Risk factors for idiopathic frozen shoulder

Isr Med Assoc J. 2008 May;10(5):361-4.


Background: Idiopathic frozen shoulder is a self-limiting regional skeletal problem of unknown etiology. Clinically, patients first experience a phase of pain, progressing to a freezing stage when glenohumeral motion is lost, followed by a thawing phase when pain gradually subsides and most of the lost motion returns.

Objectives: To identify possible specific and non-specific risk factors for idiopathic frozen shoulder.

Methods: We compared the medical histories, drug treatment, previous hospital as well as health management organization blood tests of 126 new consecutive frozen shoulder patients from a shoulder clinic to those of an age-matched control group of 98 consecutive patients from an orthopedic foot and ankle clinic and to the regional population disease prevalence registry. Frozen shoulder was classified as idiopathic only if there was no history of trauma and no evidence of a rotator cuff tear.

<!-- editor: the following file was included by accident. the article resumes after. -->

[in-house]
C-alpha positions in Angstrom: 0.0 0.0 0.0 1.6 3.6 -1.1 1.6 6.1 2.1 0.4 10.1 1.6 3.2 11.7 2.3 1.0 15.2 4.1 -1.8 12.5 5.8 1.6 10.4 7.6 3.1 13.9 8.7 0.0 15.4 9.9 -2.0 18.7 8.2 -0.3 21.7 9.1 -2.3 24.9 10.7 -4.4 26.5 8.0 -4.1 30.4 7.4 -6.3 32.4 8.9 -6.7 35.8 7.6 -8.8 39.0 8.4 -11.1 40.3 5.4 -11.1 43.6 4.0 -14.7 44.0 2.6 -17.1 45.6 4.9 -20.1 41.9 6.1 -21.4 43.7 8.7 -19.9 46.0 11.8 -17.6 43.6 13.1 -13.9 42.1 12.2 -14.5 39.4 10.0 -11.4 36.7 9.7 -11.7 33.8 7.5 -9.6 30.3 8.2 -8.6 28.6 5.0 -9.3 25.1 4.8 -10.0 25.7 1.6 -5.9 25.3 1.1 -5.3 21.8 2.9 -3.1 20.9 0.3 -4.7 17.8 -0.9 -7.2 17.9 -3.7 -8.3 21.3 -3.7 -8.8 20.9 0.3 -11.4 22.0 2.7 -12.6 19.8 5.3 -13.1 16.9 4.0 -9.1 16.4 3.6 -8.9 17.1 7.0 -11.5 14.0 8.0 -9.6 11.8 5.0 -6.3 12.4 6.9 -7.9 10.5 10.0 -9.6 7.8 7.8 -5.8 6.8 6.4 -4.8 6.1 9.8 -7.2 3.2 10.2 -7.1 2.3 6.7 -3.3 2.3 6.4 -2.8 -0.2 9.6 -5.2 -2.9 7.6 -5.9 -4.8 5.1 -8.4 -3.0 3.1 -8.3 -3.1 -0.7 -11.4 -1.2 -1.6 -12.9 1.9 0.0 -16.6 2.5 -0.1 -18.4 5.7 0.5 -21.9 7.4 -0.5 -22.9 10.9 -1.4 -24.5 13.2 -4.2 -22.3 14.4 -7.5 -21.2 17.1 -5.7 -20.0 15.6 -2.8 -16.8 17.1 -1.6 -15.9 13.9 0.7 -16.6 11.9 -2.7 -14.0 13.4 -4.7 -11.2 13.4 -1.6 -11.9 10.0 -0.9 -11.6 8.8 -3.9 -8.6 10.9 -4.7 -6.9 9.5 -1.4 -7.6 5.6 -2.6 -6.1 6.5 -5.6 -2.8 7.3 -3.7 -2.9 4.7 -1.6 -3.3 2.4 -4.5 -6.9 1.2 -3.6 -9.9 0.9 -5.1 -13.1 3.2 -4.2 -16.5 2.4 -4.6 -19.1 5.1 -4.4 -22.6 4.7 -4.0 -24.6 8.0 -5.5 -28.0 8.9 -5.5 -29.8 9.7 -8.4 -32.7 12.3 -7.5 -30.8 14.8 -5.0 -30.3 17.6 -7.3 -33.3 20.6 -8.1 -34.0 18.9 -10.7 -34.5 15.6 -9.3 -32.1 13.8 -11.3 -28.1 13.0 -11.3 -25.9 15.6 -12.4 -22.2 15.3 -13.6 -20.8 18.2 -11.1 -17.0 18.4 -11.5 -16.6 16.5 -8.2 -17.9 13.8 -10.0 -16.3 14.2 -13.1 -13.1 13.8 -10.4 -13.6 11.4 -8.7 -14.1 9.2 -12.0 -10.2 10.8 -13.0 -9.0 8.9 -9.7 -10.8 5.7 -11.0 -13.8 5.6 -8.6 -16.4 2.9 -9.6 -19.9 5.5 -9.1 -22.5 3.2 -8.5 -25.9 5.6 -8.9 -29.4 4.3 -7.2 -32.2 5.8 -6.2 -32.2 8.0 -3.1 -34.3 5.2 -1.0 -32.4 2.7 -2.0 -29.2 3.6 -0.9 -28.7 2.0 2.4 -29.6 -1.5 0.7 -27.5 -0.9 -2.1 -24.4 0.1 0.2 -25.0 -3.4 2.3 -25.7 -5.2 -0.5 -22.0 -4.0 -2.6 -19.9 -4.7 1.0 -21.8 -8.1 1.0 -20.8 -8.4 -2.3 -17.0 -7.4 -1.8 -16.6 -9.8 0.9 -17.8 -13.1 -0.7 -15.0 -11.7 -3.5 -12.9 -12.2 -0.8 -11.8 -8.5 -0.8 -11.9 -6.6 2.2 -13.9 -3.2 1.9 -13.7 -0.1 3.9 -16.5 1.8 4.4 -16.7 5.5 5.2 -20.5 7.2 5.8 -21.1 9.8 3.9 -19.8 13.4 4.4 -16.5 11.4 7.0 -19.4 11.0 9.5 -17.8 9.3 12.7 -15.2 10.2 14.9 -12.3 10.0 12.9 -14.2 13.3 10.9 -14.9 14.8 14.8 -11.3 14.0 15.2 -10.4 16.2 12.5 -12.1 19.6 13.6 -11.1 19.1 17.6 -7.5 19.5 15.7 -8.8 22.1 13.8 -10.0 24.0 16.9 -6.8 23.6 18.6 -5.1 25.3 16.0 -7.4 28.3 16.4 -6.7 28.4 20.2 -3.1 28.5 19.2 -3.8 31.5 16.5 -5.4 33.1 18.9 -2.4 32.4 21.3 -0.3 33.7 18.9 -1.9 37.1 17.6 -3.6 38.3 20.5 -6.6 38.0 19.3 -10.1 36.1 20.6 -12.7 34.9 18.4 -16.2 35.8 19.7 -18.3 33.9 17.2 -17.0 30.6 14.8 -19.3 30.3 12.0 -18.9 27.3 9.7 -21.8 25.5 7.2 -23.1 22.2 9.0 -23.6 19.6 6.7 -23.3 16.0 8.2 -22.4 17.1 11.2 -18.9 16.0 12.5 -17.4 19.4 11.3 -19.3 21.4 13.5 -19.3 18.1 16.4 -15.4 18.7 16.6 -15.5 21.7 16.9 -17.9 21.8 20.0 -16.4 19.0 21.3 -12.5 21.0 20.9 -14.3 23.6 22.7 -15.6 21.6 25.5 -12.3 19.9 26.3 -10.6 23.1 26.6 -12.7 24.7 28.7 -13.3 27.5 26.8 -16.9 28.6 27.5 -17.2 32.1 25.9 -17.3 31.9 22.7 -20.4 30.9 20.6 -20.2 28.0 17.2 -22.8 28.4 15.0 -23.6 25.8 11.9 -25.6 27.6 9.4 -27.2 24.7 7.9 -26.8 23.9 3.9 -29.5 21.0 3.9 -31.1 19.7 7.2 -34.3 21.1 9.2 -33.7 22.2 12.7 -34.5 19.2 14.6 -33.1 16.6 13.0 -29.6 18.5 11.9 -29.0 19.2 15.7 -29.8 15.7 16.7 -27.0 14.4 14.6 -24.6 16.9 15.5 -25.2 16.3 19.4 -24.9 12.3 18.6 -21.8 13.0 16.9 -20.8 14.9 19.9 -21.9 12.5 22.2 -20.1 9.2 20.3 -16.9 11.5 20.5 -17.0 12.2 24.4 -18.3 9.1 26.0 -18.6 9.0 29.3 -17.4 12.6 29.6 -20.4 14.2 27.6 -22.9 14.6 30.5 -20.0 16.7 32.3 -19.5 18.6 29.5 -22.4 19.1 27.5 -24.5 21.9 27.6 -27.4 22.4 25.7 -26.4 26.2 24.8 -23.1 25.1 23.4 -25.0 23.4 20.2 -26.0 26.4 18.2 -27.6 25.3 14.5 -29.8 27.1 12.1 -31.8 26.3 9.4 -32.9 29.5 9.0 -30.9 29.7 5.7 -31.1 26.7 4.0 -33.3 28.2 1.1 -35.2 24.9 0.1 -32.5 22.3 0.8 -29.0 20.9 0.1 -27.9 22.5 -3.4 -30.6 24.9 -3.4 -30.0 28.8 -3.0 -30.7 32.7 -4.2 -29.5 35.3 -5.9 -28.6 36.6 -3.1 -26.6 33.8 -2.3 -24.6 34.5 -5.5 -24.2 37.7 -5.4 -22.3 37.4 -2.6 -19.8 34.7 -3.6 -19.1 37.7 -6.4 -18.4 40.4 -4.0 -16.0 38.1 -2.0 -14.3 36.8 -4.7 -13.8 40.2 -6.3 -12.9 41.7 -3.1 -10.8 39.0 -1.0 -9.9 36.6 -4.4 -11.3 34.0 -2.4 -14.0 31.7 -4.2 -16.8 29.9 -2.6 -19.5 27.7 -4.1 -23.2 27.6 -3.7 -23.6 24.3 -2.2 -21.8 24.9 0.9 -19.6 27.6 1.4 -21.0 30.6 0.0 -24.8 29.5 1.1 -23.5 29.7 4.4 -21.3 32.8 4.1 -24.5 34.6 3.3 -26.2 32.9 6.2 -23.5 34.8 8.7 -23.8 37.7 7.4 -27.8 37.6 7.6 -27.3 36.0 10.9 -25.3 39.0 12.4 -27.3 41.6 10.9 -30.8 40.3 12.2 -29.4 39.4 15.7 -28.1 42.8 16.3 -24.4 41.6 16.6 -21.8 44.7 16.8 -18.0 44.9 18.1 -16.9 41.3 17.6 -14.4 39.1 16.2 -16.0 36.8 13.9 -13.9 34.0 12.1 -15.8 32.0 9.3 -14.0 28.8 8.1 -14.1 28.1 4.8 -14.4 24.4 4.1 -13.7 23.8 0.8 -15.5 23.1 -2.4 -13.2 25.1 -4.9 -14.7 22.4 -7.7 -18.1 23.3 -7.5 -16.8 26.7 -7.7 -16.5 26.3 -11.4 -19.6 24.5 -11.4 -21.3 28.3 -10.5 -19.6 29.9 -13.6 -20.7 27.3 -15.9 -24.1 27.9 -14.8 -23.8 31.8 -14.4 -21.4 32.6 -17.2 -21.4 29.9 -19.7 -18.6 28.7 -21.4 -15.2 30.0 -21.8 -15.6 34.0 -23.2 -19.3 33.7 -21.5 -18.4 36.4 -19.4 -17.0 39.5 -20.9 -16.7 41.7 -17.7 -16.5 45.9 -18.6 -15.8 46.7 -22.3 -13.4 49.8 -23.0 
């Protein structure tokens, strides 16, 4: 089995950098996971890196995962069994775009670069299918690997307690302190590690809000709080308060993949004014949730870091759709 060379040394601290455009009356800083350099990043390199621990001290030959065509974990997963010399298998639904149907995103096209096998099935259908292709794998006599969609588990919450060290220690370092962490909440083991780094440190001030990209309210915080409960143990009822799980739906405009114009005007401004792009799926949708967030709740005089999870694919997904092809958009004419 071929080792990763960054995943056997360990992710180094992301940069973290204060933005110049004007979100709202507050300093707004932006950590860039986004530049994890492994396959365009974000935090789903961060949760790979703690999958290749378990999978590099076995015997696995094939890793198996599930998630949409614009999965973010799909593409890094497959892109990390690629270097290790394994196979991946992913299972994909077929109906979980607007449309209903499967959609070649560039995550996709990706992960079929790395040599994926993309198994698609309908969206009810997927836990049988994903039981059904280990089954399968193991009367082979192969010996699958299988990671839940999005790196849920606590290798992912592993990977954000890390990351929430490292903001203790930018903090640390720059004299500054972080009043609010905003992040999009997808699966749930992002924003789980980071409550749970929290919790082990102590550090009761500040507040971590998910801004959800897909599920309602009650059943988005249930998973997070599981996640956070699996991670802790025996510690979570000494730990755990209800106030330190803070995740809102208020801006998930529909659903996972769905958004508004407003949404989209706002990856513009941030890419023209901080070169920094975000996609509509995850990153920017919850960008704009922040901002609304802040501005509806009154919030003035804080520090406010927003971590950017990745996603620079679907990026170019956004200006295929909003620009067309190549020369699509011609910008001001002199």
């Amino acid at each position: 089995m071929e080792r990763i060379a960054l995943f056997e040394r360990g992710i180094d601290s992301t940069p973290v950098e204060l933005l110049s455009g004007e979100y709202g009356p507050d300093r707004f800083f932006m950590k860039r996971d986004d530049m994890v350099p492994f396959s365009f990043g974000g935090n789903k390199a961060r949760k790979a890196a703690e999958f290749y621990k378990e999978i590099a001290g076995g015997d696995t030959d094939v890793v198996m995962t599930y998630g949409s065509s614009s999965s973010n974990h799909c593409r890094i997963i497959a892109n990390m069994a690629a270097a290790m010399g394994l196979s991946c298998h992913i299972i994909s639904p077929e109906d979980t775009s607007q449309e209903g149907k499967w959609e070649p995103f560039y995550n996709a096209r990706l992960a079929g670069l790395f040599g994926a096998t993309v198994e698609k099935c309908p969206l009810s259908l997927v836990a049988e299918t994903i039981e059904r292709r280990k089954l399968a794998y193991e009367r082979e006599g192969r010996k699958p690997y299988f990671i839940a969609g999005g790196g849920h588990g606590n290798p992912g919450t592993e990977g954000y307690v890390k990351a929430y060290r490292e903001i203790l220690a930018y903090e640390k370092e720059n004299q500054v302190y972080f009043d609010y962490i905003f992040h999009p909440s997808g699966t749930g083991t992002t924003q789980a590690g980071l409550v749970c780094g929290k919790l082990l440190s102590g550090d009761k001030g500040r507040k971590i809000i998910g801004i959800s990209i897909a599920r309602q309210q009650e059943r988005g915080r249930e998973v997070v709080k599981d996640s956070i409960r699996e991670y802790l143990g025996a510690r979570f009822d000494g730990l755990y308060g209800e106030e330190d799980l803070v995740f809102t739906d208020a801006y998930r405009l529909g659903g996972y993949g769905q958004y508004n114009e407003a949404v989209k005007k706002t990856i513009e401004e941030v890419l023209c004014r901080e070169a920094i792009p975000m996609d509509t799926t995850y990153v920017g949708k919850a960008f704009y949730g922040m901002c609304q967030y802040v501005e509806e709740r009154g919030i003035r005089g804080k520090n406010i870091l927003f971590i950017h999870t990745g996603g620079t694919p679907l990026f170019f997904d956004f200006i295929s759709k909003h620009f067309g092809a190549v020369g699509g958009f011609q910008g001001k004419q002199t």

Results: Among the frozen shoulder patients 29.4% had diabetes and 13.5% had thyroid disorders. The risk ratio for diabetes in the frozen shoulder group was 5.9 for males (95% confidence interval 4.1-8.4, P< 0.001) and 5.0 for females (95% CI 3.3-7.5, P< 0.001). The risk ratio for thyroid disorders among females with frozen shoulder was 7.3 (95% CI 4.8-11.1, P= 0.001). No significant difference was found in the prevalence of thyroid disorders between frozen shoulder and the control group, but there was a significantly higher prevalence of diabetes in males and a trend for higher prevalence in females in the frozen shoulder group.

Conclusions: Physicians should be aware that diabetes is a specific risk factor for idiopathic frozen shoulder in both males and females and thyroid disorders are a non-specific risk factor in females only.

MeSH terms

  • Adult
  • Aged
  • Aged, 80 and over
  • Bursitis / complications*
  • Case-Control Studies
  • Diabetes Complications
  • Female
  • Humans
  • Hypothyroidism / complications
  • Male
  • Middle Aged
  • Prospective Studies
  • Risk Factors
  • Sex Factors